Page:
If there's one group of professionals whose job insecurity rivals that of the Detroit auto worker, it's the men and women who make America's newspapers. According to the blog Paper Cuts (graphicdesignr.net/papercuts), about 15,500 newspaper jobs vanished in 2008; this year, the total is 2500-plus and rising.
With staff reductions in 2001, 2005, 2007, and 2008, the Boston Globe certainly hasn't been immune. But the latest impending cut — targeting the Globe's newsgathering operation, which has already gone from a full-time staff of 552 in 2000 (not including the staff of boston.com) to 379 today (including boston.com) — is especially grim.
When management announced plans to slash 50 newsroom and editorial-page jobs back in January — preferably through buyouts, possibly by layoffs, among both union and non-union employees — it was the first time this particular group had been targeted in isolation. It was also the first time that all full-time newsroom employees were offered buyout packages, regardless of their length of service at the paper. And it's the first buyout offer open to the staff of boston.com — which, given the arc of the media business, represents the long-term future of the paper.
What's more, in contrast with previous buyouts, management is now asking for volunteers to give up their jobs in the midst of a full-blown financial crisis — one that's evoked increasingly frequent comparisons to the Great Depression, and also threatens to further eviscerate the already-battered American newspaper industry.
In other words, if you're a journalist who wants to stay in journalism — or a journalist who's willing to try something different, but still needs a job — it's pretty much the worst possible time to join the ranks of the unemployed. So, despite the not-insubstantial enticements of the buyout offer (two weeks' pay for every year of service, capped at 52 weeks; extended health-care benefits; "resignation bonuses" for some old-timers), the Globe's newsroom and editorial employees deserve a hefty measure of sympathy.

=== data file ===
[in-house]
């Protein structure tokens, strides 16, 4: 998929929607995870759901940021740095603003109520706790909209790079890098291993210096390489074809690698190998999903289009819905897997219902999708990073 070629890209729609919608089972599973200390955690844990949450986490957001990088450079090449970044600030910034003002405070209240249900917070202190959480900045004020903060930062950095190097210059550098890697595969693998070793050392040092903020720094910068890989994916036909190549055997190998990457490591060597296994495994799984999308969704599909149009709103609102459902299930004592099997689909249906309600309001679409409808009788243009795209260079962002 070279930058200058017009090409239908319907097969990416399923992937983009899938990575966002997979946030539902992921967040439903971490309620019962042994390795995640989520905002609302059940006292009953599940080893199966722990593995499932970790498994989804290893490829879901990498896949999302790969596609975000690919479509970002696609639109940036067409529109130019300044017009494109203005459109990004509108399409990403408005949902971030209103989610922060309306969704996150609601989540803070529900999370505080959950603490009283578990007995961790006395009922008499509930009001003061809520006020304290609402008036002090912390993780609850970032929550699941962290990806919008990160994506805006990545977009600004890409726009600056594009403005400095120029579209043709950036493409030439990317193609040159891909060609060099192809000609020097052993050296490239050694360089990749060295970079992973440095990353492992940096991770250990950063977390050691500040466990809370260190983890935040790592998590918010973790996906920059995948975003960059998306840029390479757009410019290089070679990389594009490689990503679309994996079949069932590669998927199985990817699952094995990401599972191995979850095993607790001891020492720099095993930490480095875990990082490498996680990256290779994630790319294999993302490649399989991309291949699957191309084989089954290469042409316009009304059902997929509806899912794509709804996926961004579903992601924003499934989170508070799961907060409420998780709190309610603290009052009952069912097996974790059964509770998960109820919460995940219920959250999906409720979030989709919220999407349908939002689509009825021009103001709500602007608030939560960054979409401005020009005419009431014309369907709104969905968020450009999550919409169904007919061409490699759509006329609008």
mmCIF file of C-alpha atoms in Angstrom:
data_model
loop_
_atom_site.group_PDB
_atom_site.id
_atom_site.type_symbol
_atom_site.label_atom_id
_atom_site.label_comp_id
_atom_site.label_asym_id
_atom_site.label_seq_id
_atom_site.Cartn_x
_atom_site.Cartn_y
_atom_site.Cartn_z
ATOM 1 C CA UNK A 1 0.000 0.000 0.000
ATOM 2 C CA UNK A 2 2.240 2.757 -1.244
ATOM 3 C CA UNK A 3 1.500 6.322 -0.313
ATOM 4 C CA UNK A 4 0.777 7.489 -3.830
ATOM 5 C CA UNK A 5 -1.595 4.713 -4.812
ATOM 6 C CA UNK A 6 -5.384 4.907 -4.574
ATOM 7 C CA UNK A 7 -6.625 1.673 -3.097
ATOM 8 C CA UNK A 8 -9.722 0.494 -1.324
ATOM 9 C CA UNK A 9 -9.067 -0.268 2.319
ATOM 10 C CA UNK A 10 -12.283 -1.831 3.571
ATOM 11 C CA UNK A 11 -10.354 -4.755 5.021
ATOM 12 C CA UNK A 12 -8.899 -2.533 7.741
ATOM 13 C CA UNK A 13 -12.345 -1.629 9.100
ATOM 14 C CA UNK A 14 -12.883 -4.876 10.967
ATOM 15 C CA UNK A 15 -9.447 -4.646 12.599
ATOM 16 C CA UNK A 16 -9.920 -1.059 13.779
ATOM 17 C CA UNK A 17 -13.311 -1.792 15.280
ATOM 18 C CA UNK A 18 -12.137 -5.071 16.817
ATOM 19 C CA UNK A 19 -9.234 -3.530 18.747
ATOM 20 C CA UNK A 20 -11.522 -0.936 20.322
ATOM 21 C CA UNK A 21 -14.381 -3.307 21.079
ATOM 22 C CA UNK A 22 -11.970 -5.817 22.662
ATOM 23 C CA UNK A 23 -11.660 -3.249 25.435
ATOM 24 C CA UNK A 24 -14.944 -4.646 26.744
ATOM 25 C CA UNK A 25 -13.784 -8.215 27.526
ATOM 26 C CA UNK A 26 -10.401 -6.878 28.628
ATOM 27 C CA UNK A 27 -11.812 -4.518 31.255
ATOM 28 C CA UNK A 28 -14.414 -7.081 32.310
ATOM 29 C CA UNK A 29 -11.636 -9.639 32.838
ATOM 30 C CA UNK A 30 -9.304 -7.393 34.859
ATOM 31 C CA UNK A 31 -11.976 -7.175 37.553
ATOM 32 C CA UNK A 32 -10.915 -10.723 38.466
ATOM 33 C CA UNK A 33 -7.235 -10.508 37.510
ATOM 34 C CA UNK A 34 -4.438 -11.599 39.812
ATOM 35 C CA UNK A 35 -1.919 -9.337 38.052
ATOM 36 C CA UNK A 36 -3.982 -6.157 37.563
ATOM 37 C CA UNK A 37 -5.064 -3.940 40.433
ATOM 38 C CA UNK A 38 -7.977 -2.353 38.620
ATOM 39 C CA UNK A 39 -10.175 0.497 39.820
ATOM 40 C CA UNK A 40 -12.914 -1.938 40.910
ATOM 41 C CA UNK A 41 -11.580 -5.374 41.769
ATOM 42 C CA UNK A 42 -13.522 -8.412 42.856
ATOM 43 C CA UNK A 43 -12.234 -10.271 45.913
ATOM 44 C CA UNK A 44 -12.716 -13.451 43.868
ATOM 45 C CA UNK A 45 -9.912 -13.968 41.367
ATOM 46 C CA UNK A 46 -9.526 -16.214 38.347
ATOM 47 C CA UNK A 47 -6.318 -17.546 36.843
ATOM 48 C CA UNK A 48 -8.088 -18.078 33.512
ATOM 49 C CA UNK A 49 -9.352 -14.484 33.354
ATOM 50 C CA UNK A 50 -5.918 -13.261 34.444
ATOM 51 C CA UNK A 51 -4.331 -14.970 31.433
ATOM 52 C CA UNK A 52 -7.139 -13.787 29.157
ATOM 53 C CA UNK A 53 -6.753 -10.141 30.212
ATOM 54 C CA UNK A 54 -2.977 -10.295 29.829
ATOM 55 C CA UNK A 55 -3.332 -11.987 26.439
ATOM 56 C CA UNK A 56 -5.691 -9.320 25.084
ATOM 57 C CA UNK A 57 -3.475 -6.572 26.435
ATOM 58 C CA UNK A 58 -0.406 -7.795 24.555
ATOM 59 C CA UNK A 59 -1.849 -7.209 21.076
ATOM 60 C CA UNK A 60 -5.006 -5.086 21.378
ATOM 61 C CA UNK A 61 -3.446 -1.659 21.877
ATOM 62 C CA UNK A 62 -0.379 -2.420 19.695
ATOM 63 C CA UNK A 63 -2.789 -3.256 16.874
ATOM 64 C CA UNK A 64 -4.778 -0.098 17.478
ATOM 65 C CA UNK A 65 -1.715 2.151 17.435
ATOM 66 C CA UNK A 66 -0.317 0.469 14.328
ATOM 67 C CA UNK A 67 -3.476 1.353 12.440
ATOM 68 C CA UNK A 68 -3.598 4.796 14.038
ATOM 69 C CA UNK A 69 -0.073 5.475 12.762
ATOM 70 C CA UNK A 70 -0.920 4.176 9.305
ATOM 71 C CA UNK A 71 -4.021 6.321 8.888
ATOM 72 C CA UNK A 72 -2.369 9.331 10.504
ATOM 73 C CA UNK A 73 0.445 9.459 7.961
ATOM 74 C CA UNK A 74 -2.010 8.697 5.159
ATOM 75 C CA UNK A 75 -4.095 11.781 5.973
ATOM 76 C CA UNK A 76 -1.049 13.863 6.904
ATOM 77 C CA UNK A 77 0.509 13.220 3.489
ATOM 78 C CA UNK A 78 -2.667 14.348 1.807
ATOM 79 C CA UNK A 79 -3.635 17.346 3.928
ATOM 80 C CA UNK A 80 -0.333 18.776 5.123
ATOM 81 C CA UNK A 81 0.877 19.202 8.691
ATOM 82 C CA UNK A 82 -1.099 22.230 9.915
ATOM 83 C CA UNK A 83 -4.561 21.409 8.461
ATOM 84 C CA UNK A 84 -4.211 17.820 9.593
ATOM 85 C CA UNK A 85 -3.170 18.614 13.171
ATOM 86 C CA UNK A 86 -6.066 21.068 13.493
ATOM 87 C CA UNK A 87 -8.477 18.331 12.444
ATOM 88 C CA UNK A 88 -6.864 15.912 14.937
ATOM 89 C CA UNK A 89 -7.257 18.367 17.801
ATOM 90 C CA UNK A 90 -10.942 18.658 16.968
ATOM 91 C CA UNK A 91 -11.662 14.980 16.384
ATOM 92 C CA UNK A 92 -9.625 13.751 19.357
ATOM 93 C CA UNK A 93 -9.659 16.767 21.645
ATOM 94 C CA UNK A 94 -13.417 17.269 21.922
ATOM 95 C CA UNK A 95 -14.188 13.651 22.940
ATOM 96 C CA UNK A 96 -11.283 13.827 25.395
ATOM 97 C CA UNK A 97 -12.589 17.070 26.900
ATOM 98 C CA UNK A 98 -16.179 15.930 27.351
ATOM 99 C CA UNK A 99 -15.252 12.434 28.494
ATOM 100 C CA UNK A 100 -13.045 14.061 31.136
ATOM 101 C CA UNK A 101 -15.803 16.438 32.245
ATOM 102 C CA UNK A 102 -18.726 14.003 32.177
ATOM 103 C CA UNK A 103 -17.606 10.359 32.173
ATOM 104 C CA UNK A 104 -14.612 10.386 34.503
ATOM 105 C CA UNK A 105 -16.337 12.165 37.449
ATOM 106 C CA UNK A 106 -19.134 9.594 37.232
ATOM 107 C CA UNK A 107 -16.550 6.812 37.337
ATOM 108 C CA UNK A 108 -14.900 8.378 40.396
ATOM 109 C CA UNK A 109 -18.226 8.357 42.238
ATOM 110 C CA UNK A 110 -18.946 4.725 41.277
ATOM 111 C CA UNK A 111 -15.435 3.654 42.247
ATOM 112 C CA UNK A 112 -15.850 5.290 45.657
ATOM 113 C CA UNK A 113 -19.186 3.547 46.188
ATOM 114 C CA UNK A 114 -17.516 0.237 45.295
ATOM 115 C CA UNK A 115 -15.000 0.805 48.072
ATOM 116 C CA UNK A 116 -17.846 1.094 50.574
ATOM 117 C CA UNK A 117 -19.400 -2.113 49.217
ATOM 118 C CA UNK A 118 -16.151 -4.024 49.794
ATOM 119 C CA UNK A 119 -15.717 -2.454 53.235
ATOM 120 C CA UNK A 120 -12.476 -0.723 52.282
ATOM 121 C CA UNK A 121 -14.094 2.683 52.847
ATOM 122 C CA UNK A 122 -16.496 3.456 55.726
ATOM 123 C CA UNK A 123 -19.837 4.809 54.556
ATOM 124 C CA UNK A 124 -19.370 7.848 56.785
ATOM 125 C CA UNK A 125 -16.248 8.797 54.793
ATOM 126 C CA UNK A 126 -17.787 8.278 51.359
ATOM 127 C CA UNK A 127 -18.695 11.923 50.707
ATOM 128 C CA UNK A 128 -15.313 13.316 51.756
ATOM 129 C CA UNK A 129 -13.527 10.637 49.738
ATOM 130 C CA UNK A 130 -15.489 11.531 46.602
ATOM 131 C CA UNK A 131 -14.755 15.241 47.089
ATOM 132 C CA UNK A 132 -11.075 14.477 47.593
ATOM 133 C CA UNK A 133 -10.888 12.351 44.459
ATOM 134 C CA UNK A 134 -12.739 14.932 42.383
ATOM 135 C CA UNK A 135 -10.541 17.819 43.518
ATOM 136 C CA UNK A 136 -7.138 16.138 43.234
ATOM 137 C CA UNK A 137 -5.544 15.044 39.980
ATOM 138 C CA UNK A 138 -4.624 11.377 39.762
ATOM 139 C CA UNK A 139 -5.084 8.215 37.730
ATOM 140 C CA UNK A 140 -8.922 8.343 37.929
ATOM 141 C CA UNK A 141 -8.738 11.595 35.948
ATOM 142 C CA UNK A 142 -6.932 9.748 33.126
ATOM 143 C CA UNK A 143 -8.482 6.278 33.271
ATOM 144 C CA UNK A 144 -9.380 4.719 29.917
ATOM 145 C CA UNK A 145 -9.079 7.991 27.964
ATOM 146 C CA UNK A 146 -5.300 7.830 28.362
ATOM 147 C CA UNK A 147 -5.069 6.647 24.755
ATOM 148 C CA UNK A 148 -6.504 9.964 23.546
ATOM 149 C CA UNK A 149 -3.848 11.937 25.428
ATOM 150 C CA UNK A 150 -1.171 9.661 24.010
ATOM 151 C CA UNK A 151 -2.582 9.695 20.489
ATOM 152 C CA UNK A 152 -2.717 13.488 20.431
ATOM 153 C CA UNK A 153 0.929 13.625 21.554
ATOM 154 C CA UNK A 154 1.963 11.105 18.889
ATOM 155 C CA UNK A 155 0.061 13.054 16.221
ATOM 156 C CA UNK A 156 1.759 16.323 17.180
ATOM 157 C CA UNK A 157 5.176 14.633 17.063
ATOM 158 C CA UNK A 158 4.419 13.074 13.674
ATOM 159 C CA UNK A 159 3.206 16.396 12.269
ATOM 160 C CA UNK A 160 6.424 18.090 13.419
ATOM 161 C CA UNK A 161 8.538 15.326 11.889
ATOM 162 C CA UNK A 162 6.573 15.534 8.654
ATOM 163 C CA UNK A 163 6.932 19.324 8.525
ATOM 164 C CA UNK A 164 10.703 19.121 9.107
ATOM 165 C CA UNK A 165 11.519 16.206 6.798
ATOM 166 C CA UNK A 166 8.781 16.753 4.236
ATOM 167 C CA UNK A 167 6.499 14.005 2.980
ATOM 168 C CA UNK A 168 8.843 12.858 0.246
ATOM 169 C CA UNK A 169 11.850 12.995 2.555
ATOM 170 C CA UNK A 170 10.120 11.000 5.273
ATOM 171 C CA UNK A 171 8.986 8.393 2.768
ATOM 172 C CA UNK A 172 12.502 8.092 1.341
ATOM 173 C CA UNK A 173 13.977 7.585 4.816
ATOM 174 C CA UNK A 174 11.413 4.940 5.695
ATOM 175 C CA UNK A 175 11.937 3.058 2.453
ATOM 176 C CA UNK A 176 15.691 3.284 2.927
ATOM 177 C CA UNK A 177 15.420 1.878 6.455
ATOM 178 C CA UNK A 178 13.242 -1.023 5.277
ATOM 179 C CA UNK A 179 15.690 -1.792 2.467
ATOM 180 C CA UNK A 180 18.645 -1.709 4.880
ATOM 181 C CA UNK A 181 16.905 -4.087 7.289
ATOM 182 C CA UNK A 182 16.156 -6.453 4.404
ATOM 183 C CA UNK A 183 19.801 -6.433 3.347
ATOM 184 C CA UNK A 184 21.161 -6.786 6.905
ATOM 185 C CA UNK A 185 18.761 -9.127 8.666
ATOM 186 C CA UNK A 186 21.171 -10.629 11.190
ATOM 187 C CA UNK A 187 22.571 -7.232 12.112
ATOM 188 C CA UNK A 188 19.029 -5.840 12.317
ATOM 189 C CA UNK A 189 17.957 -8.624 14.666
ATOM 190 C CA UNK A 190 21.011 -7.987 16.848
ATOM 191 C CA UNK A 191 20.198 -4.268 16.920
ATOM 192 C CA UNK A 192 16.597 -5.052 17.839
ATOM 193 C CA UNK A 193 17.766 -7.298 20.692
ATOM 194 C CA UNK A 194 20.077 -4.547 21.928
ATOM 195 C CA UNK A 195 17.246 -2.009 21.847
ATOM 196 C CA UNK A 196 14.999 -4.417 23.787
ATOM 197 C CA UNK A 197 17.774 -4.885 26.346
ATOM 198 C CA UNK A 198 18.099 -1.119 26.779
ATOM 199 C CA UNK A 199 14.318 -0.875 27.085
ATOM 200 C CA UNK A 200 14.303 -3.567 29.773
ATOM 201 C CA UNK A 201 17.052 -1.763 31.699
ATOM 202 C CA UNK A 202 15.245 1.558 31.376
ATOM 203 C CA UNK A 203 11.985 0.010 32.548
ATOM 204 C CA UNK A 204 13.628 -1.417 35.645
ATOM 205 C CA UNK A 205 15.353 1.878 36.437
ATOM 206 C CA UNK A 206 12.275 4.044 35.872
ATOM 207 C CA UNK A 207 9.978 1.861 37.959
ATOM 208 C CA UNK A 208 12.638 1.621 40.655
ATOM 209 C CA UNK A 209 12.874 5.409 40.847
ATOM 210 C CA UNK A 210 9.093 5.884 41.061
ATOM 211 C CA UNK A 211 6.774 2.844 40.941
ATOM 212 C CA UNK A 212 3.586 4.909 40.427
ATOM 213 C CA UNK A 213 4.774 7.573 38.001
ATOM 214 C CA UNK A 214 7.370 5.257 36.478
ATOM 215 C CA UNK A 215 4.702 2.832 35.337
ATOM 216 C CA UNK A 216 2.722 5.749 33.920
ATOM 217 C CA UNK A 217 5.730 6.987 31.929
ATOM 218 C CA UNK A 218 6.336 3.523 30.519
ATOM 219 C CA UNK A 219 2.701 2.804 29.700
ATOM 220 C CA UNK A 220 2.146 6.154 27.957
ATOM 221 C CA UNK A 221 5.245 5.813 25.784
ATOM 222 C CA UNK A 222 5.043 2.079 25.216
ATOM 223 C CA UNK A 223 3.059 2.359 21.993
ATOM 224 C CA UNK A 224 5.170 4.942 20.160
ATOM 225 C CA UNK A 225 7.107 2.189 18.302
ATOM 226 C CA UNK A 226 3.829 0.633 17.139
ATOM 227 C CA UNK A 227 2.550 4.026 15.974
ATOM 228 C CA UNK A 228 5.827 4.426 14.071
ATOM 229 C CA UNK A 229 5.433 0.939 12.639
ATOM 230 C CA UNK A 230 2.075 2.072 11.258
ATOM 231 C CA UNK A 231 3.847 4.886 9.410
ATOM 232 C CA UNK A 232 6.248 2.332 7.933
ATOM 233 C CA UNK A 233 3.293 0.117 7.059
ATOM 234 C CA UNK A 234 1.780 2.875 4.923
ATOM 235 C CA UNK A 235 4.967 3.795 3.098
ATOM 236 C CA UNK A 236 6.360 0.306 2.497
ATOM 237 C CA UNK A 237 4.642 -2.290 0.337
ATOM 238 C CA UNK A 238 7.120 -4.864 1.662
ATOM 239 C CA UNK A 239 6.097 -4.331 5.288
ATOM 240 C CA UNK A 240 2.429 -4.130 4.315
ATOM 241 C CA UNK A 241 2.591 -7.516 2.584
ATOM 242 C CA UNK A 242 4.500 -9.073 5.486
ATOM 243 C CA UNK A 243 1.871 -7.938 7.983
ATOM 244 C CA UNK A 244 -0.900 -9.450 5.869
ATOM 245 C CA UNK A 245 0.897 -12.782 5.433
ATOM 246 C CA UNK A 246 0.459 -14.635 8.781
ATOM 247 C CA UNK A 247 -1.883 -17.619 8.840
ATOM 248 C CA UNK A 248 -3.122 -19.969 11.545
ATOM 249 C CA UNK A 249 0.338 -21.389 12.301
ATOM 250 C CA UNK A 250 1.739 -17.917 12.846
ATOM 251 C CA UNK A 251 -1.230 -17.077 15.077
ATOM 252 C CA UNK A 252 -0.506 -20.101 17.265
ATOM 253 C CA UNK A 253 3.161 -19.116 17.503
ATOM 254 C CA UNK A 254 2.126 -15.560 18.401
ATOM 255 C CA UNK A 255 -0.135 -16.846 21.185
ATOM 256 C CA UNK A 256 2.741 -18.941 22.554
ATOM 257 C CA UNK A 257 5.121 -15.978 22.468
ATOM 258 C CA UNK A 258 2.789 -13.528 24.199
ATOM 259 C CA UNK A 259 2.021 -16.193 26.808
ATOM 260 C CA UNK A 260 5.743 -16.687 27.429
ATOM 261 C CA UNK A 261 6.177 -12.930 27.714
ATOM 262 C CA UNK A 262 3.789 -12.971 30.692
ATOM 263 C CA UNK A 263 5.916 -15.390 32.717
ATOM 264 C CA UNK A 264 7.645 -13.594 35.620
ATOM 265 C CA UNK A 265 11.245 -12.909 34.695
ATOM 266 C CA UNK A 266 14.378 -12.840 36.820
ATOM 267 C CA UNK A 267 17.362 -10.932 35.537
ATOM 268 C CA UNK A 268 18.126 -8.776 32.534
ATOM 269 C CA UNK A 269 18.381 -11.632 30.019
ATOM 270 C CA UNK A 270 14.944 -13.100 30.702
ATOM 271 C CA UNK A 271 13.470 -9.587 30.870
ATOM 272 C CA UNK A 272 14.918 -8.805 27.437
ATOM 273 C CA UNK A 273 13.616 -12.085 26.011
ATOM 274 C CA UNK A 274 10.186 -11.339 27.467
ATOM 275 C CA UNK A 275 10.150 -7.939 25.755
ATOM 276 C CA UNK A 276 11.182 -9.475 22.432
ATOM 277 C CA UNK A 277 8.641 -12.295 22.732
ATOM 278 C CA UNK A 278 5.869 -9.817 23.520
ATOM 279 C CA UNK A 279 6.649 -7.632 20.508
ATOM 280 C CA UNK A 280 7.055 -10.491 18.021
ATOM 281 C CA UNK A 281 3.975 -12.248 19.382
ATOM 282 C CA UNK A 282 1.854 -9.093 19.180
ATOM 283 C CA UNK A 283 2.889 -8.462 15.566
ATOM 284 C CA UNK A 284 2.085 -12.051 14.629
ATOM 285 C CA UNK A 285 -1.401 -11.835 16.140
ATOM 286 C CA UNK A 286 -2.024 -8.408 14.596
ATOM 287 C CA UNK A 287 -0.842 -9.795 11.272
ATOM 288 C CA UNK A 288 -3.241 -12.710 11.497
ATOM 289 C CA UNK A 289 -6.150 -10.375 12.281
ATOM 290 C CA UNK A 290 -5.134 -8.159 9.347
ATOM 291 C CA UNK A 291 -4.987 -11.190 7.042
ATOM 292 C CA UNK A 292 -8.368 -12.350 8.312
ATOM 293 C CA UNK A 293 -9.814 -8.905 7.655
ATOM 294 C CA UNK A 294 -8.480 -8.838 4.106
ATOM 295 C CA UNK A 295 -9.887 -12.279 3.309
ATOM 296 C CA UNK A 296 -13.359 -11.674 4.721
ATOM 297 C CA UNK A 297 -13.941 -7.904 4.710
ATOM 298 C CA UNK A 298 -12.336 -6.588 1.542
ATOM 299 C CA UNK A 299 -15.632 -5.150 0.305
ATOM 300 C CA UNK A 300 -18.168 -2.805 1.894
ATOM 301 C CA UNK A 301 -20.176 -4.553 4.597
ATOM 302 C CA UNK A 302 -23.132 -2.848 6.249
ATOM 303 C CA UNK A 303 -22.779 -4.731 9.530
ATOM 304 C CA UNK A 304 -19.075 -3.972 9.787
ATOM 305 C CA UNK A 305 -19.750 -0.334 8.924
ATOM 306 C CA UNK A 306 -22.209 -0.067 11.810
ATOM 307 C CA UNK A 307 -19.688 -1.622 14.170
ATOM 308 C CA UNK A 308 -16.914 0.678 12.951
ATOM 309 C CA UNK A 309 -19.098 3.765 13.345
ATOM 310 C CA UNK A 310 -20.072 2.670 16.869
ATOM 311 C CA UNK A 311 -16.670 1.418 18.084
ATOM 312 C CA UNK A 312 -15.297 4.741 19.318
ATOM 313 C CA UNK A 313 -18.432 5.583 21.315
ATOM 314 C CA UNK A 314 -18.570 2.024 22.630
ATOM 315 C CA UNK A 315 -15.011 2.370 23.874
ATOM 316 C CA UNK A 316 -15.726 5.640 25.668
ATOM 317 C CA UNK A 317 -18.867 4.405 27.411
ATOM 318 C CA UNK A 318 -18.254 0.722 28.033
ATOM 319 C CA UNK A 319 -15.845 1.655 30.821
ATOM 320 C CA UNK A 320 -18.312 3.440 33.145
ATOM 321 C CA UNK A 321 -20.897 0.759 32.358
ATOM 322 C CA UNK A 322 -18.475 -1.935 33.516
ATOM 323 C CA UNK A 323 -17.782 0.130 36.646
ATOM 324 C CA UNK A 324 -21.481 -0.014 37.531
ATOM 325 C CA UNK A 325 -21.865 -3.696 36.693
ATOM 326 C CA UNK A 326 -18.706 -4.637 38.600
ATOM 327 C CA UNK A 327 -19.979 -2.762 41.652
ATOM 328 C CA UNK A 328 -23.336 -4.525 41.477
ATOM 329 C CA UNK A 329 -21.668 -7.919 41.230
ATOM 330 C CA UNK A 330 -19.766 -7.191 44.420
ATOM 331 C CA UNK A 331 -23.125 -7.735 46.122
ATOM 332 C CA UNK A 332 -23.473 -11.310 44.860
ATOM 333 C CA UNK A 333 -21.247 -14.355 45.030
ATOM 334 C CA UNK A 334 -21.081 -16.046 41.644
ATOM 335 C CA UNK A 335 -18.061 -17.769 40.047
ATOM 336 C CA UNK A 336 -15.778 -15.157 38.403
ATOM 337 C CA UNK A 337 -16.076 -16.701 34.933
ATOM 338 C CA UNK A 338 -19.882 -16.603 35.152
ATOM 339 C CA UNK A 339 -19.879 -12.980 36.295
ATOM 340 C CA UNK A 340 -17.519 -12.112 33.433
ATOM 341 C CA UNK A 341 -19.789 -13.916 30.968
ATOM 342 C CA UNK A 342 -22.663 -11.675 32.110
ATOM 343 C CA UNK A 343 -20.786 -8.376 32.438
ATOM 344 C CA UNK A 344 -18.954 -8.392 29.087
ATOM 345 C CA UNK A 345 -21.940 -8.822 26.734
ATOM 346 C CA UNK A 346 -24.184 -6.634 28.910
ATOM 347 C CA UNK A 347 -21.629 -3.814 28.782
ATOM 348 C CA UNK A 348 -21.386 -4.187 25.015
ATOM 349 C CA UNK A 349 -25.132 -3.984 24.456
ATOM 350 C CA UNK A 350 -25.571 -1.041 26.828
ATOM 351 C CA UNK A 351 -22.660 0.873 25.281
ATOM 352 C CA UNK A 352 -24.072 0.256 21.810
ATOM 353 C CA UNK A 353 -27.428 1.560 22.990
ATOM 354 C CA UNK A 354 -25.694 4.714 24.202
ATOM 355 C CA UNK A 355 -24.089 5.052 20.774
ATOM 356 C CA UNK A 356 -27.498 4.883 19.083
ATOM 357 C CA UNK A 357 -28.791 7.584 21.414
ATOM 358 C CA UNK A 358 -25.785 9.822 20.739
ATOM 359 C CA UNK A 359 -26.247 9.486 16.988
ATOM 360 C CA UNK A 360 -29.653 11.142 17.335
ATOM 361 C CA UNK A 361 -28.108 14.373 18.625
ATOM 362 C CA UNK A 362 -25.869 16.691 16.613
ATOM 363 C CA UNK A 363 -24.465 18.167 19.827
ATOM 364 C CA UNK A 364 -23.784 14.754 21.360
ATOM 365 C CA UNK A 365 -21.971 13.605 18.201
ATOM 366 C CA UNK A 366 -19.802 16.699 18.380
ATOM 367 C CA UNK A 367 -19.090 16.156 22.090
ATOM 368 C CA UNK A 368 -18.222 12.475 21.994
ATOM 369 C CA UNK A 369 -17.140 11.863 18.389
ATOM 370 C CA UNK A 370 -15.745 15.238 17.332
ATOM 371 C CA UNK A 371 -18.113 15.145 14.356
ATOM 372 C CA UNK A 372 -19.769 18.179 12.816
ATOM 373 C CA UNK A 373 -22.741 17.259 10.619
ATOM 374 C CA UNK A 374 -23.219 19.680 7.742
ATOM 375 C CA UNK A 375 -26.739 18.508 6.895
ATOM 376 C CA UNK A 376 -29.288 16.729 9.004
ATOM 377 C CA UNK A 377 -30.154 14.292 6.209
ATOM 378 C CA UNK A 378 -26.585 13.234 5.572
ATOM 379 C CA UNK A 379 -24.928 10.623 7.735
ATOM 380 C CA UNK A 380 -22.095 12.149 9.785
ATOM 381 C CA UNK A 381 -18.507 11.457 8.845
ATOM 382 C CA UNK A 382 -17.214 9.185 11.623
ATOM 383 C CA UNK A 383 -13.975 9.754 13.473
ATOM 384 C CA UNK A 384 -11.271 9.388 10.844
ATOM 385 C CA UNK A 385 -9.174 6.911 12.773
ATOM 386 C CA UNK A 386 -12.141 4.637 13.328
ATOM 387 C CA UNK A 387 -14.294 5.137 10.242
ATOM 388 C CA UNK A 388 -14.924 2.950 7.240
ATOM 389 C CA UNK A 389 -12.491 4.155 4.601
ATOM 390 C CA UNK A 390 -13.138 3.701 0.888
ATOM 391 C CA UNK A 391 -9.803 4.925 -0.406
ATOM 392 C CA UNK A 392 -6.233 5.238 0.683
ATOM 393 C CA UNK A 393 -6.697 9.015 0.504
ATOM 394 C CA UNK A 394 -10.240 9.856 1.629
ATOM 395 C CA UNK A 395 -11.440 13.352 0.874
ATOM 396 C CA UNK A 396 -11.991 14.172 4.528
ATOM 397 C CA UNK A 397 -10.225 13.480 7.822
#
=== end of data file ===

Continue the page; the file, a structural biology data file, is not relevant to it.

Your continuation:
But so do the paper's top brass, including editor Marty Baron and managing editor Caleb Solomon. As already mentioned, if too many employees choose — for entirely understandable reasons — to pass on the buyout, management will turn to layoffs to meet the 50-job target. (Both Baron and Solomon declined comment, saying it would be inappropriate to discuss the buyout offer while it's still on the table.) This would be an unpleasant milestone even if just a smattering of employees gets the axe. But if the number of layoffs is more substantial — if it hits 20 or 30 or 40 — it could devastate internal morale, and force a radical reconsideration of the Globe's identity and mission.
Next in line
So: how's it all going to shake out?
Based on conversations with current and former Globe staffers, who spoke with the Phoenix on condition of anonymity, initial response to the buyout offer has been tepid at best. (Two said they didn't know of anyone who'd applied for a buyout.) But this isn't necessarily predictive: another staffer notes that, based on previous buyout offers, interest tends to crest as management's cutoff (in this case, March 20) draws near.
Another development that could push staffers to seriously consider taking the buyout plunge came this past week, when Globe employee-relations V-P Harriet Gould provided a comprehensive newsroom seniority list to Dan Totten, the president of the Boston Newspaper Guild, which represents (among others) the newsroom and editorial page's unionized employees. The layoffs, if and when they occur, won't necessarily proceed strictly according to seniority: the union contract allows for exceptions in the case of "substantially demonstrable special skills or . . . outstanding ability." However, the same contract requires management to make a case for any such exceptions — and notes that, when they do occur, they'll be subject to grievance and arbitration. To the extent Globe management wants to avoid tussles with the union, then, there would be a strong incentive to make seniority-based layoffs the rule.
And what does all this esoterica mean for Globe readers? Basically, that some of the paper's top talent looks especially vulnerable right now. In the general-newsroom classification, for example, the prodigiously productive Michael Levenson has less seniority than 44 of his 52 reportorial colleagues — and Noah Bierman, who's covering transportation at an absolutely crucial moment on Beacon Hill, ranks next to last. Casey Ross has done fine work on the commercial-real-estate beat since coming over from the Herald in June 2008, but he's next to last among the 13 reporters on the Globe's business staff. And visual-arts critic Sebastian Smee — who'd been national arts critic at the Australian before the Globe nabbed him this past May — ranks next to last among the 27 reporters in the living/arts grouping. In other words, if layoffs do occur, they could deprive the Globe of some of the journalists it can least afford to lose.